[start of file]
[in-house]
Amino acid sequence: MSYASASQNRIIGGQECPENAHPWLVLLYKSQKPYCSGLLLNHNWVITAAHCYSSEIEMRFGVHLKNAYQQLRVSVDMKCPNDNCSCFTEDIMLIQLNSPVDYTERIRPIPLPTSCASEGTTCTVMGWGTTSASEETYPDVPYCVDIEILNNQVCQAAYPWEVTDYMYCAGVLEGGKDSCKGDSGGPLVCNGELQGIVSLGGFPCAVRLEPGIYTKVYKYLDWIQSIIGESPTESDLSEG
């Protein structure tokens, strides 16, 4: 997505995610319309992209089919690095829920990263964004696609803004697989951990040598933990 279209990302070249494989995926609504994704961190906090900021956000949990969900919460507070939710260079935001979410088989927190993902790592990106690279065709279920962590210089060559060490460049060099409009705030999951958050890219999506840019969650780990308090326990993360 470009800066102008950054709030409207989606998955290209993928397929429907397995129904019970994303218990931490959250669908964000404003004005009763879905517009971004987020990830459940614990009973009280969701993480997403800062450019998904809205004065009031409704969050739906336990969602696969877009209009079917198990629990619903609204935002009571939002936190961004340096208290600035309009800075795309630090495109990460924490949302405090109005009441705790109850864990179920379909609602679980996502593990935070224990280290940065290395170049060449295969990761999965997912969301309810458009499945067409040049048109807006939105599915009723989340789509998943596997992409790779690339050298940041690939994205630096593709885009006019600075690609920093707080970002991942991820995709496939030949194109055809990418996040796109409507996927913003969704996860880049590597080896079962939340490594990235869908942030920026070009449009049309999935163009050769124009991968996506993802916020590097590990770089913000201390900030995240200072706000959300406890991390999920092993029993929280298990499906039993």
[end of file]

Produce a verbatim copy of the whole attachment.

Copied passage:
[in-house]
Amino acid sequence: MSYASASQNRIIGGQECPENAHPWLVLLYKSQKPYCSGLLLNHNWVITAAHCYSSEIEMRFGVHLKNAYQQLRVSVDMKCPNDNCSCFTEDIMLIQLNSPVDYTERIRPIPLPTSCASEGTTCTVMGWGTTSASEETYPDVPYCVDIEILNNQVCQAAYPWEVTDYMYCAGVLEGGKDSCKGDSGGPLVCNGELQGIVSLGGFPCAVRLEPGIYTKVYKYLDWIQSIIGESPTESDLSEG
């Protein structure tokens, strides 16, 4: 997505995610319309992209089919690095829920990263964004696609803004697989951990040598933990 279209990302070249494989995926609504994704961190906090900021956000949990969900919460507070939710260079935001979410088989927190993902790592990106690279065709279920962590210089060559060490460049060099409009705030999951958050890219999506840019969650780990308090326990993360 470009800066102008950054709030409207989606998955290209993928397929429907397995129904019970994303218990931490959250669908964000404003004005009763879905517009971004987020990830459940614990009973009280969701993480997403800062450019998904809205004065009031409704969050739906336990969602696969877009209009079917198990629990619903609204935002009571939002936190961004340096208290600035309009800075795309630090495109990460924490949302405090109005009441705790109850864990179920379909609602679980996502593990935070224990280290940065290395170049060449295969990761999965997912969301309810458009499945067409040049048109807006939105599915009723989340789509998943596997992409790779690339050298940041690939994205630096593709885009006019600075690609920093707080970002991942991820995709496939030949194109055809990418996040796109409507996927913003969704996860880049590597080896079962939340490594990235869908942030920026070009449009049309999935163009050769124009991968996506993802916020590097590990770089913000201390900030995240200072706000959300406890991390999920092993029993929280298990499906039993």